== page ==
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Amazon’s $370 billion share wipeout tests Wall Street’s love

It’s rare to see just about everyone on Wall Street agree on something, but that’s the case when it comes to Amazon.com.

Every single analyst who rates the stock — all 55 of them — recommends clients buy it, according to Bloomberg data. Active fund managers “are even more overweight” the name now than they were a year ago, per a Bank of America report on August 10.

Yet that ubiquitous bullishness is being put to the test as last month’s unexpectedly weak sales forecast complicates the company’s growth narrative. As Amazon co-founder Jeff Bezos blasted off into space, the company’s stock fell back to Earth. The shares have tumbled about 15 per cent from a peak in early July, erasing about $US267 billion ($373 million) in value, as investors question its prospects on the other side of a pandemic that turbocharged demand for its services.

As Amazon co-founder Jeff Bezos blasted off into space, the company’s stock fell back to Earth.

As Amazon co-founder Jeff Bezos blasted off into space, the company’s stock fell back to Earth.Credit:AP

Shares fell 0.4 per cent on Thursday. Earlier this week, the stock closed below its 200-day moving average for the first time since June, and it is now lower than where it started the year.

“The market rewards growth, and it doesn’t look like Amazon has any catalysts for increased spending of its users or picking up more users,” Kim Forrest, founder and chief investment officer of Bokeh Capital Advisors, said in an interview on Bloomberg Television.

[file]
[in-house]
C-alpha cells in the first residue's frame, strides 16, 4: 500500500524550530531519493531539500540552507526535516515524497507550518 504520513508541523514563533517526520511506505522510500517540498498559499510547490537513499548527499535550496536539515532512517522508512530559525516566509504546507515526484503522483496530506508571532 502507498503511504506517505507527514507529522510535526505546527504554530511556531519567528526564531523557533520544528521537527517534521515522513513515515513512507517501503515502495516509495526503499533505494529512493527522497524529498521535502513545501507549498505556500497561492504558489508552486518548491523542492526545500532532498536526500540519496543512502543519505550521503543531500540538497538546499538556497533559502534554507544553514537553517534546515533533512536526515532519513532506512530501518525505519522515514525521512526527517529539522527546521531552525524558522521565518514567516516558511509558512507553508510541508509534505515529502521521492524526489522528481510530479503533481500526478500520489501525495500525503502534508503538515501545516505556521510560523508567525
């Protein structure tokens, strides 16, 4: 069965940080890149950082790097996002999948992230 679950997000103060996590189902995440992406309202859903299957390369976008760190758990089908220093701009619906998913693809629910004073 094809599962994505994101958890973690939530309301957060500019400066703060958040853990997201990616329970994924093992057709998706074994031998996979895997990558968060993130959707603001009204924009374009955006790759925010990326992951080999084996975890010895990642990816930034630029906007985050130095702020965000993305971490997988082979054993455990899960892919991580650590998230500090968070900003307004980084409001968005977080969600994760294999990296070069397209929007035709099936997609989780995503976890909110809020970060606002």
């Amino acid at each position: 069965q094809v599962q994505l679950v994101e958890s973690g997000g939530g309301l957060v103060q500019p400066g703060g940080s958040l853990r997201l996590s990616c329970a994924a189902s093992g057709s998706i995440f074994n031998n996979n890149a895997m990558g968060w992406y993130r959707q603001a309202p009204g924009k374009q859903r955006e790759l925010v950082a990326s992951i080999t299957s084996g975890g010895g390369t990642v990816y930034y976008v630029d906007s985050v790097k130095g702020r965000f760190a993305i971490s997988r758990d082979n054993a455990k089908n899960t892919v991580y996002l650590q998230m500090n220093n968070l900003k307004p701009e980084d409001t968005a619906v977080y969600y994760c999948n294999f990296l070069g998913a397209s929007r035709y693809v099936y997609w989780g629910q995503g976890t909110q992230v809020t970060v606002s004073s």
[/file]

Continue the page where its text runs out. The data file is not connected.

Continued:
The company’s reported plan to open several large department-store-like locations in the US doesn’t appear to be the news that will turn the stock around. The Wall Street Journal’s report was based on unnamed people familiar with the matter.

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Amazon’s poor performance stands out among US companies valued at more than $US1 trillion, as well as the market as a whole. Apple, Microsoft, and Google’s parent company Alphabet all hit records this week, as did the S&P 500 Index. Facebook is about 5 per cent below its own record close.

The e-commerce company’s disappointing outlook last month came along with revenue that missed estimates for the first quarter since 2018. Analysts have pared back their expectations in the wake of the report. For Amazon’s current quarter, the average earnings estimate has dropped about 16.5 per cent over the past month, according to data compiled by Bloomberg. The revenue consensus has fallen by nearly $US6.5 billion, or 5.5 per cent, over the same period.

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